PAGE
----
Underhill, Edward Bean (1813-1901)

British Baptist missionary statesman

Underhill became joint secretary of the Baptist Missionary Society (BMS) in 1849. He assumed responsibility for the foreign affairs of the society at a time when support for the BMS in the churches was at a low ebb. His first five years were accordingly devoted to reestablishing the confidence of Baptists in the society and placing its finances on a firmer footing. In 1854 he left for India, where he spent two and a half years seeking to revitalize the first and most important field of the BMS and promote greater self-sufficiency in the churches. A second missionary tour, to the West Indies in 1859 and 1860, had even more far-reaching consequences. He published his conclusions in The West Indies: Their Social and Religious Condition (1862). In 1865 he wrote a public letter urging government action to remedy the economic distress of the former slave population in Jamaica which contributed to unrest that culminated in the Morant Bay uprising. Much controversy in Britain followed over the brutal suppression administered by Governor Eyre, who had unjustly blamed Underhill for the disturbances. Underhilll also visited the Cameroons in 1869-1870.

Underhill retired from his position in the BMS in 1876 but remained as honorary secretary until his death. His publications include biographies of the BMS missionaries James Phillippo and Alfred Saker.

Brian Stanley, “Underhill, Edward Bean,” in Biographical Dictionary of Christian Missions, ed. Gerald H. Anderson (New York: Macmillan Reference USA, 1998), 688-89.

This article is reprinted from Biographical Dictionary of Christian Missions, Macmillan Reference USA, copyright © 1998 Gerald H. Anderson, by permission of Macmillan Reference USA, New York, NY. All rights reserved.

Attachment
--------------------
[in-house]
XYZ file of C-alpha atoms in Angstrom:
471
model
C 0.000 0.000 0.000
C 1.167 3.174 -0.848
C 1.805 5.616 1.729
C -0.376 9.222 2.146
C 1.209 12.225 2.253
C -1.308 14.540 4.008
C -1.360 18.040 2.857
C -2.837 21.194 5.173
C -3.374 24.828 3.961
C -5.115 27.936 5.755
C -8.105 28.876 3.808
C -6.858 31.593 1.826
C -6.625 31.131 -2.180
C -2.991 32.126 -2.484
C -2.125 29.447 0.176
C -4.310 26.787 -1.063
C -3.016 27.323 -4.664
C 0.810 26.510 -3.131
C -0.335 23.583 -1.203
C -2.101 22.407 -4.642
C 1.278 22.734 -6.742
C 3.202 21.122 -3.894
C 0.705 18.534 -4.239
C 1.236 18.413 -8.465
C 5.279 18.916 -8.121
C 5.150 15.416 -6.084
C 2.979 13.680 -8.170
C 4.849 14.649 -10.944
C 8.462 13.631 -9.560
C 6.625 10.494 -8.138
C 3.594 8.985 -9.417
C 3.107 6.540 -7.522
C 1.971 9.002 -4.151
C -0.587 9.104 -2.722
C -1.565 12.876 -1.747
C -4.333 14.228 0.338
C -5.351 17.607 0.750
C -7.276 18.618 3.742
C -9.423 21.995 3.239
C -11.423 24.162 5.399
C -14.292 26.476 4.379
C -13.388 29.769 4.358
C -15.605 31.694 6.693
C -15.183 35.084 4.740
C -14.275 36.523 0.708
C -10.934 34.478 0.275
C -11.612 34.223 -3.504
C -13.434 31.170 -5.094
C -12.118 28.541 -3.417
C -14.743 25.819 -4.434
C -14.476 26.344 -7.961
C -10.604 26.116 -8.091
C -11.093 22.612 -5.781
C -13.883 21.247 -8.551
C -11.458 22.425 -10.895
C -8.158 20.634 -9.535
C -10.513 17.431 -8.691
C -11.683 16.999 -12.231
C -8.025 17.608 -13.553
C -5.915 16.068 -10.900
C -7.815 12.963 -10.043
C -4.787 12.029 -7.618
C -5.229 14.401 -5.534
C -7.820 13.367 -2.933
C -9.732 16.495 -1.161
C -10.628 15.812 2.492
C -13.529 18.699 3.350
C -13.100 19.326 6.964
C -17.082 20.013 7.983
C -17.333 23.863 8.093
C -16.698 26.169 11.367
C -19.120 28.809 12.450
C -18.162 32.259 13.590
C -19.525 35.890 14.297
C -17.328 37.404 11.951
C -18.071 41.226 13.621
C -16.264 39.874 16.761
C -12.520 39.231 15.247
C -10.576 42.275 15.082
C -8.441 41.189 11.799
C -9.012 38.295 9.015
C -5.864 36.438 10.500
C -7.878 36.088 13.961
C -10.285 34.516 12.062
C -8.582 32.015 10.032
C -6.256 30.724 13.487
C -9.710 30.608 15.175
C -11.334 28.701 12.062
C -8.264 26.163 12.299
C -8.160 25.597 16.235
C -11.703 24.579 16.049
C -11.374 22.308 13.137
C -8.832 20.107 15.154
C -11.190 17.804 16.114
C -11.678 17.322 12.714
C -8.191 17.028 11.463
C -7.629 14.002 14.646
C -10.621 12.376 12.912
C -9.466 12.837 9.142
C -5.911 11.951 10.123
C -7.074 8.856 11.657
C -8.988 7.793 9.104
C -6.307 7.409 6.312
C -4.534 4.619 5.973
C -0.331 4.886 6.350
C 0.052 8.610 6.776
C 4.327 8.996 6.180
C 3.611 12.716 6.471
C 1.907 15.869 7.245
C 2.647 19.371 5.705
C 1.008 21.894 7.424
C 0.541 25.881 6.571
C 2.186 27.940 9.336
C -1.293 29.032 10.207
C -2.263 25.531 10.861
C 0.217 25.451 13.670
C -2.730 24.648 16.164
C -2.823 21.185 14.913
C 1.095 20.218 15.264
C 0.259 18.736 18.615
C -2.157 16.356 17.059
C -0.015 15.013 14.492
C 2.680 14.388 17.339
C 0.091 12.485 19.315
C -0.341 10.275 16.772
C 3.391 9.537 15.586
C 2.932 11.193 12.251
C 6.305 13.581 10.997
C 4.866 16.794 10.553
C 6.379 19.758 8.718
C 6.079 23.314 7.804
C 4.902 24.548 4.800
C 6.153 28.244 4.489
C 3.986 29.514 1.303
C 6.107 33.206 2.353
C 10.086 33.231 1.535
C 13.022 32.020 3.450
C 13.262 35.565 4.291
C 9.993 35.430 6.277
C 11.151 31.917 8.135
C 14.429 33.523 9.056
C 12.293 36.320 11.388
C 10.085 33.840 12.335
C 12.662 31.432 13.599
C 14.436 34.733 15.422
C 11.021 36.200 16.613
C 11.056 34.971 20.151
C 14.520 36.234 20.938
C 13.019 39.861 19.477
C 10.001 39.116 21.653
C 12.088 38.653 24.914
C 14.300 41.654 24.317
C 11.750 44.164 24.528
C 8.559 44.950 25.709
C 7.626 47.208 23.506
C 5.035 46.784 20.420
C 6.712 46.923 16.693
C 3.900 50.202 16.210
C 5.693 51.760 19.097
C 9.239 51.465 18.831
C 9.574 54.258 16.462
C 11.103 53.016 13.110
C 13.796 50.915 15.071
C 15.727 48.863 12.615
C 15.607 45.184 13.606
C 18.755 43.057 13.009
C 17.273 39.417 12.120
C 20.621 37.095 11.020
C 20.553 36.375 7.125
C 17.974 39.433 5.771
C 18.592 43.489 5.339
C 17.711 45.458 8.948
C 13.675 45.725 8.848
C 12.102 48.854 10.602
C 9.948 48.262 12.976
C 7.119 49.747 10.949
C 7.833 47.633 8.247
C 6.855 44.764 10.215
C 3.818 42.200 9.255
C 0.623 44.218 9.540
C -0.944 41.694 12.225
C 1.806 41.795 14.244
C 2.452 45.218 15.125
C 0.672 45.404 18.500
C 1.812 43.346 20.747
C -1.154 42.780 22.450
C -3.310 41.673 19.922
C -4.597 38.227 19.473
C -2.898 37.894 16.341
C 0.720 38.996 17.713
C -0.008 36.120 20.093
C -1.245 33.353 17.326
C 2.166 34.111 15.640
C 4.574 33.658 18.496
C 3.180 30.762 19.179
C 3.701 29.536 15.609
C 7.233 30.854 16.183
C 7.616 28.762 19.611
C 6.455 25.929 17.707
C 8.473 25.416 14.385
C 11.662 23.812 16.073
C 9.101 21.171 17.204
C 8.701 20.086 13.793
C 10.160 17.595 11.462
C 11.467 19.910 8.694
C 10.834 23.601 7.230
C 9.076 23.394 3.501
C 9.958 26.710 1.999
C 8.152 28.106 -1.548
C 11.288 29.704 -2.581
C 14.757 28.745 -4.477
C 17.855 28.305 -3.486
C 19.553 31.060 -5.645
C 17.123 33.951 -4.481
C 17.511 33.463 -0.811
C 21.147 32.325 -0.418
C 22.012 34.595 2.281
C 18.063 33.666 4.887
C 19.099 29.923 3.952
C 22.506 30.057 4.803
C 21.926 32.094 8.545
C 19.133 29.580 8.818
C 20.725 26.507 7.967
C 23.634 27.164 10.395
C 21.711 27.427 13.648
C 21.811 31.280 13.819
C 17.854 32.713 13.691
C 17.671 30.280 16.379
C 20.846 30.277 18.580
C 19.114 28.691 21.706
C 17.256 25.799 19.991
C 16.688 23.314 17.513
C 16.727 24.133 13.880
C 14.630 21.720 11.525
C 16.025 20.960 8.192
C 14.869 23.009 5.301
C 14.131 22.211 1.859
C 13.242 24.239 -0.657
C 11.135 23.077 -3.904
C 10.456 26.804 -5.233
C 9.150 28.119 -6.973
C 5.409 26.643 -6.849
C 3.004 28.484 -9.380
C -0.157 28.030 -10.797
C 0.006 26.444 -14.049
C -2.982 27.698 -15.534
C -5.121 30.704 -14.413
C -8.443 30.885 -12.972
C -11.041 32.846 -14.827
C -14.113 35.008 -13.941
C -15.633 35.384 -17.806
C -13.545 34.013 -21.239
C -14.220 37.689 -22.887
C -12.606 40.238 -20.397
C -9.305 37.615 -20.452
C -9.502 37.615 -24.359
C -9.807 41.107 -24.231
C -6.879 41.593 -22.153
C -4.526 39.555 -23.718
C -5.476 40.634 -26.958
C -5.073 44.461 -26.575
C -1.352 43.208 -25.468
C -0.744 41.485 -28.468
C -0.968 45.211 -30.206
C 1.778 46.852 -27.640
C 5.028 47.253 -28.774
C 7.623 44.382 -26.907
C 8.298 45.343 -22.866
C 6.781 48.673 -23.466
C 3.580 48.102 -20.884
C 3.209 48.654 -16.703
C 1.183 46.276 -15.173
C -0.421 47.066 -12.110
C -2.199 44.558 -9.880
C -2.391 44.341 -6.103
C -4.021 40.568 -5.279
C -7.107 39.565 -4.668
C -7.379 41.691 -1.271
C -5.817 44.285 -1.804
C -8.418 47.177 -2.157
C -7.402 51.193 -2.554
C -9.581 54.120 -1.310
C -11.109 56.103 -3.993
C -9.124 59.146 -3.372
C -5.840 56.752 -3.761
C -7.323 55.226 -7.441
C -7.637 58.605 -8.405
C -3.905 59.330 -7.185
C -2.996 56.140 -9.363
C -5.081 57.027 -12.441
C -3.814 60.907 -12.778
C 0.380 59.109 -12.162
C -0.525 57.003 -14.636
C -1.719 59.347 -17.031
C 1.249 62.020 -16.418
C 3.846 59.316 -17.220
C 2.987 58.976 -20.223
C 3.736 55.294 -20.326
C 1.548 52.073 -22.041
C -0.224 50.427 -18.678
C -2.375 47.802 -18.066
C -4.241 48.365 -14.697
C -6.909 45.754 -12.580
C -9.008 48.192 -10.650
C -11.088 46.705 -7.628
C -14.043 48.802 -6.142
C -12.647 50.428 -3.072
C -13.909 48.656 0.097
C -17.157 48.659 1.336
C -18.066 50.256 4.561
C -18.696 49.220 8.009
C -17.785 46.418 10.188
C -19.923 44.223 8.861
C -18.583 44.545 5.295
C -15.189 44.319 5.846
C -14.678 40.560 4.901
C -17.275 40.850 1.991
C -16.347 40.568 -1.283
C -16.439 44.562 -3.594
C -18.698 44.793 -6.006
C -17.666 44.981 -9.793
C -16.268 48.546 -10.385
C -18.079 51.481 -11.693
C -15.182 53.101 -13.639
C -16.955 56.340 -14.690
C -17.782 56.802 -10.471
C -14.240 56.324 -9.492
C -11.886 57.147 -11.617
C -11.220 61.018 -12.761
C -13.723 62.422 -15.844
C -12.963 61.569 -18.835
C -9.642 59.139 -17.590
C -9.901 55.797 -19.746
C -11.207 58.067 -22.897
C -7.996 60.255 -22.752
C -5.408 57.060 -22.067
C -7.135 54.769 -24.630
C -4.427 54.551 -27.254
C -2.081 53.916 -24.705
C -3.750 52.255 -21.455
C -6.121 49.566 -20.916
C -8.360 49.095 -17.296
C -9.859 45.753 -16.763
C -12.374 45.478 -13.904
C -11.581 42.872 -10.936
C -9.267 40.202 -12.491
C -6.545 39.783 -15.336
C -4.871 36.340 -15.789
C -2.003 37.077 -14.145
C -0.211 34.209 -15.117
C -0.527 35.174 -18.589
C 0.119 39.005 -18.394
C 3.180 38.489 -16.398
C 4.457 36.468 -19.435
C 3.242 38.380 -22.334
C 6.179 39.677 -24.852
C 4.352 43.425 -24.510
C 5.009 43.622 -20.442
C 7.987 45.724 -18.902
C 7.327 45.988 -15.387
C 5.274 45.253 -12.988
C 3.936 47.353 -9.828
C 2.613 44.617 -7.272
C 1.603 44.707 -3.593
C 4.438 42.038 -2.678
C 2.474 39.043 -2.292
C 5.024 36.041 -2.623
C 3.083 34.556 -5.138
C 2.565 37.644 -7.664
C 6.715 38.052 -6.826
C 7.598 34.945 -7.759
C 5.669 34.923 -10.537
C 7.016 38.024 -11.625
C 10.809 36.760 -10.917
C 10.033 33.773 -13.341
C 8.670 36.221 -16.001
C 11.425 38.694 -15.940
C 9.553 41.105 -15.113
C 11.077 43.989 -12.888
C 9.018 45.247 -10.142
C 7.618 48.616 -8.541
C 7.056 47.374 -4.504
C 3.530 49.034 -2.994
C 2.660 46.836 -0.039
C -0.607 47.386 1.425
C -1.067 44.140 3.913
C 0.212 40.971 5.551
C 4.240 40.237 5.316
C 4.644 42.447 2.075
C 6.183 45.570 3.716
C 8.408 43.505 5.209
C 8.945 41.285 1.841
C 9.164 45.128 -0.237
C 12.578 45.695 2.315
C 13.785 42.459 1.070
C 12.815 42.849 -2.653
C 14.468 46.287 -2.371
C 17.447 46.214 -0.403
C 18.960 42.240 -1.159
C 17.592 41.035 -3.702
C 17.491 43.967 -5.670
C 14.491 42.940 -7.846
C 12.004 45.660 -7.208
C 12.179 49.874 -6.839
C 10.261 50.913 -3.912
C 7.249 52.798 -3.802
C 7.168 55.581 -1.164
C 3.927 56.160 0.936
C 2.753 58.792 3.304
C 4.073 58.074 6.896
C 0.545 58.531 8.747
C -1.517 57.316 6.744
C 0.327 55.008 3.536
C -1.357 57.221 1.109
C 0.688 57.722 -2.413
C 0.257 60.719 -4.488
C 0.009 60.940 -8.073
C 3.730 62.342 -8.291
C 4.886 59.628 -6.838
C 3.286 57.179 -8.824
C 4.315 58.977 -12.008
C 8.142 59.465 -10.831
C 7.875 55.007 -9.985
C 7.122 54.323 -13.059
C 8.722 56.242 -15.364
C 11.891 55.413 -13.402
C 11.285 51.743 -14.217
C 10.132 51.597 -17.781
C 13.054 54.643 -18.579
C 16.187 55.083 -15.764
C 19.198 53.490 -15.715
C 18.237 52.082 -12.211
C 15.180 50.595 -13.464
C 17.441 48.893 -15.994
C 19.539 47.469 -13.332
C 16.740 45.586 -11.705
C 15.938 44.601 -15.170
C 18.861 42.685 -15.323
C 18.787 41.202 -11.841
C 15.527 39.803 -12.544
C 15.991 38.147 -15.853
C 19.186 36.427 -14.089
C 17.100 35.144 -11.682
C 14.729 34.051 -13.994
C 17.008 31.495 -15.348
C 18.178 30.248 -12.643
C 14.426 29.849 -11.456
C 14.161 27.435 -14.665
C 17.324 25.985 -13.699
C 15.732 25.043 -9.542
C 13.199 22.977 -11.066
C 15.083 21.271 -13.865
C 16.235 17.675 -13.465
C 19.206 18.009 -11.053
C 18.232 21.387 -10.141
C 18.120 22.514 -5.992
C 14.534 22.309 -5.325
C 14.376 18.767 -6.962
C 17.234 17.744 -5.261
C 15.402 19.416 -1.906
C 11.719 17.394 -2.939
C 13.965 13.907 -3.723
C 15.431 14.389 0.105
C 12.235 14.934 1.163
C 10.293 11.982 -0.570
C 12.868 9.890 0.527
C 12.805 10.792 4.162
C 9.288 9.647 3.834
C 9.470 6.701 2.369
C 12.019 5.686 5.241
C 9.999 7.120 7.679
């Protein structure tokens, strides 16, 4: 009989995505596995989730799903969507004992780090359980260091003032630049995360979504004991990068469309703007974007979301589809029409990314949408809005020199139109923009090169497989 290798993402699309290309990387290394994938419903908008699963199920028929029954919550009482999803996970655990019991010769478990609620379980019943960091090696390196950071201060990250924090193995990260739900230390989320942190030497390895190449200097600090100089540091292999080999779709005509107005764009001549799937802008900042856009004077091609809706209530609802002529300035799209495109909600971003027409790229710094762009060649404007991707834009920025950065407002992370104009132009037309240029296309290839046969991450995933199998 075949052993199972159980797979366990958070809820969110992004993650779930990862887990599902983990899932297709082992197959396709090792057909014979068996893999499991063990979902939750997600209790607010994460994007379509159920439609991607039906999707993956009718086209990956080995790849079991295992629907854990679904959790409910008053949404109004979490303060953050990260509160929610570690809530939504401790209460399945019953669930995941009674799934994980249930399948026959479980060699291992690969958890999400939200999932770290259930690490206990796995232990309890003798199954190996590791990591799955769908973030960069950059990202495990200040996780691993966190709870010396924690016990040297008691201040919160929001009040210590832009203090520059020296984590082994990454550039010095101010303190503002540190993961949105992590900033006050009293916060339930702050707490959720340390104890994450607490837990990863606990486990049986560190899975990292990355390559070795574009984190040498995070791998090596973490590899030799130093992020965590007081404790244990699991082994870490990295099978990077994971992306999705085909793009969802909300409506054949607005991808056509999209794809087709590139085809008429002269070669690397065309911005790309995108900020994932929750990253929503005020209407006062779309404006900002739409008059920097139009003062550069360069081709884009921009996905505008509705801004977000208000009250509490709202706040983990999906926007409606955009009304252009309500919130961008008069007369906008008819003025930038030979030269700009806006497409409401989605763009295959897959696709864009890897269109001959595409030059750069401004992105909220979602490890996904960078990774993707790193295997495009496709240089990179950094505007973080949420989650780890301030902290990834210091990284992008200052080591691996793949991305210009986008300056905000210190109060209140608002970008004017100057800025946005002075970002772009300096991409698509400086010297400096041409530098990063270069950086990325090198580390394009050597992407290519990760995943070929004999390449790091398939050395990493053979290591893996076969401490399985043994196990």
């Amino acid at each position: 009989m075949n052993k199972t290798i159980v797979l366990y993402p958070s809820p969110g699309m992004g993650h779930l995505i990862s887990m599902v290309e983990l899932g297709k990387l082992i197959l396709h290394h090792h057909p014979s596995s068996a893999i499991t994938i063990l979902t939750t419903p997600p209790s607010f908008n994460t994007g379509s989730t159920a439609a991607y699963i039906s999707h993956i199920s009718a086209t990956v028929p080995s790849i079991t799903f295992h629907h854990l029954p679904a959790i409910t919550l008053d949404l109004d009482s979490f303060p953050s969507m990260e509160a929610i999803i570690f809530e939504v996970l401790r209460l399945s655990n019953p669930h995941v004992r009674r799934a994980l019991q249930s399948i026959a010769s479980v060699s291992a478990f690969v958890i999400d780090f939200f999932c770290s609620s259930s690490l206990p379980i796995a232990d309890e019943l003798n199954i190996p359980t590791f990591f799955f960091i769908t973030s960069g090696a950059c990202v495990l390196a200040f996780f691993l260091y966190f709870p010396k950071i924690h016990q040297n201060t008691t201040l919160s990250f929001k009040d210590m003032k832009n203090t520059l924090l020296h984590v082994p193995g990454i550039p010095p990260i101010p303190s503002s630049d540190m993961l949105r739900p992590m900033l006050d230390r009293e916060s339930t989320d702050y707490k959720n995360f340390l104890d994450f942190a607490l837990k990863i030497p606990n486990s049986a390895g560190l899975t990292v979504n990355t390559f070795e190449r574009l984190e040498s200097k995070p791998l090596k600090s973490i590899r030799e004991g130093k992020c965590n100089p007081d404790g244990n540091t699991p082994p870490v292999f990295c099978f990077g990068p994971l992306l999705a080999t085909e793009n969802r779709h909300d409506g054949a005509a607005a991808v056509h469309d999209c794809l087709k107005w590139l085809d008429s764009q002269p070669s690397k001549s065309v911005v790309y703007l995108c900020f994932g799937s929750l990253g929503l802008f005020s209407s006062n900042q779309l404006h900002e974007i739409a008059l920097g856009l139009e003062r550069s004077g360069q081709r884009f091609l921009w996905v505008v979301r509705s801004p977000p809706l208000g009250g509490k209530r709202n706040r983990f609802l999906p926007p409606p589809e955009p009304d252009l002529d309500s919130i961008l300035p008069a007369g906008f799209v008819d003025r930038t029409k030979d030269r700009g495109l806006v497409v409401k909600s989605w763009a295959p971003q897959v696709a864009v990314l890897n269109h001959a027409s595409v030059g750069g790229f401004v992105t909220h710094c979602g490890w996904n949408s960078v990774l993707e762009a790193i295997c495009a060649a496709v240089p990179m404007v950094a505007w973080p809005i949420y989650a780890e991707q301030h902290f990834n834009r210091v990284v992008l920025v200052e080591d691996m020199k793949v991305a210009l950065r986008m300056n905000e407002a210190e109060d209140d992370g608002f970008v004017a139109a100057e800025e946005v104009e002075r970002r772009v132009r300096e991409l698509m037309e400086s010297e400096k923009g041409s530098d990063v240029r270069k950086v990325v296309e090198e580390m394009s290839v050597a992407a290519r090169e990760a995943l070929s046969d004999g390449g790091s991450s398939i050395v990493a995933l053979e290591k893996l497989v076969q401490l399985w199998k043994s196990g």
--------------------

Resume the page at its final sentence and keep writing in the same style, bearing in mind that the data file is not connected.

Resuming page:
Underhill’s papers are preserved in the BMS archives at Regent’s Park College, Oxford.

Digital Primary

Underhill, Edward Bean. Alfred Saker, Missionary to Africa: A Biography. London: Baptist Missionary Society, 1884.

_____. Confessions of Faith and Other Public Documents Illustrative of the History of the Baptist Churches of England in the 17th Century. London: Haddon Bros., and Co, 1854.

_____. Life of James Mursell Phillippo, Missionary in Jamaica. London: Yates & Alexander, 1881.

_____. The Life of the Rev. John Wenger, D.D., Missionary in India, and Translator of the Scriptures into Bengali and Sanscrit. London: Baptist Missionary Society, Alexander & Shepheard, 1886.

_____. The Records of a Church of Christ, Meeting in Broadmead, Bristol, 1640-1687. London: Printed for the Society by J. Haddon, 1847.

_____. Struggles and Triumphs of Religious Liberty: An Historical Survey of Controversies Pertaining to the Rights of Conscience, from the English Reformation to the Settlement of New England. New York: L. Colby, 1851.

_____. Tracts on Liberty of Conscience and Persecution, 1614-1661. London: Printed for the Society, by J. Haddon, 1846.

_____. The Tragedy of Morant Bay. Freeport, N.Y.: Books for Libraries Press, 1971.

_____. The West Indies: Their Social and Religious Condition. London: Jackson, Walford and Hodder, 1862.


Underhill, Edward Bean. Christian Missions in the East and West In Connection with the Baptist Missionary Society, 1792-1872. London: Yates & Alexander, 1873.

Underhill, Edward Bean and J. T. Brown. Emancipation in the West Indies Two Addresses. London: British and Foreign Anti-Slavery Society, 1861.


Payne, Ernest A. The Great Succession: Leaders of the Baptist Missionary Society During the Nineteenth Century. London: Carey Press, 1938.

Stanley, Brian. The History of the Baptist Missionary Society, 1792-1992. Edinburgh: T&T Clark, 1992.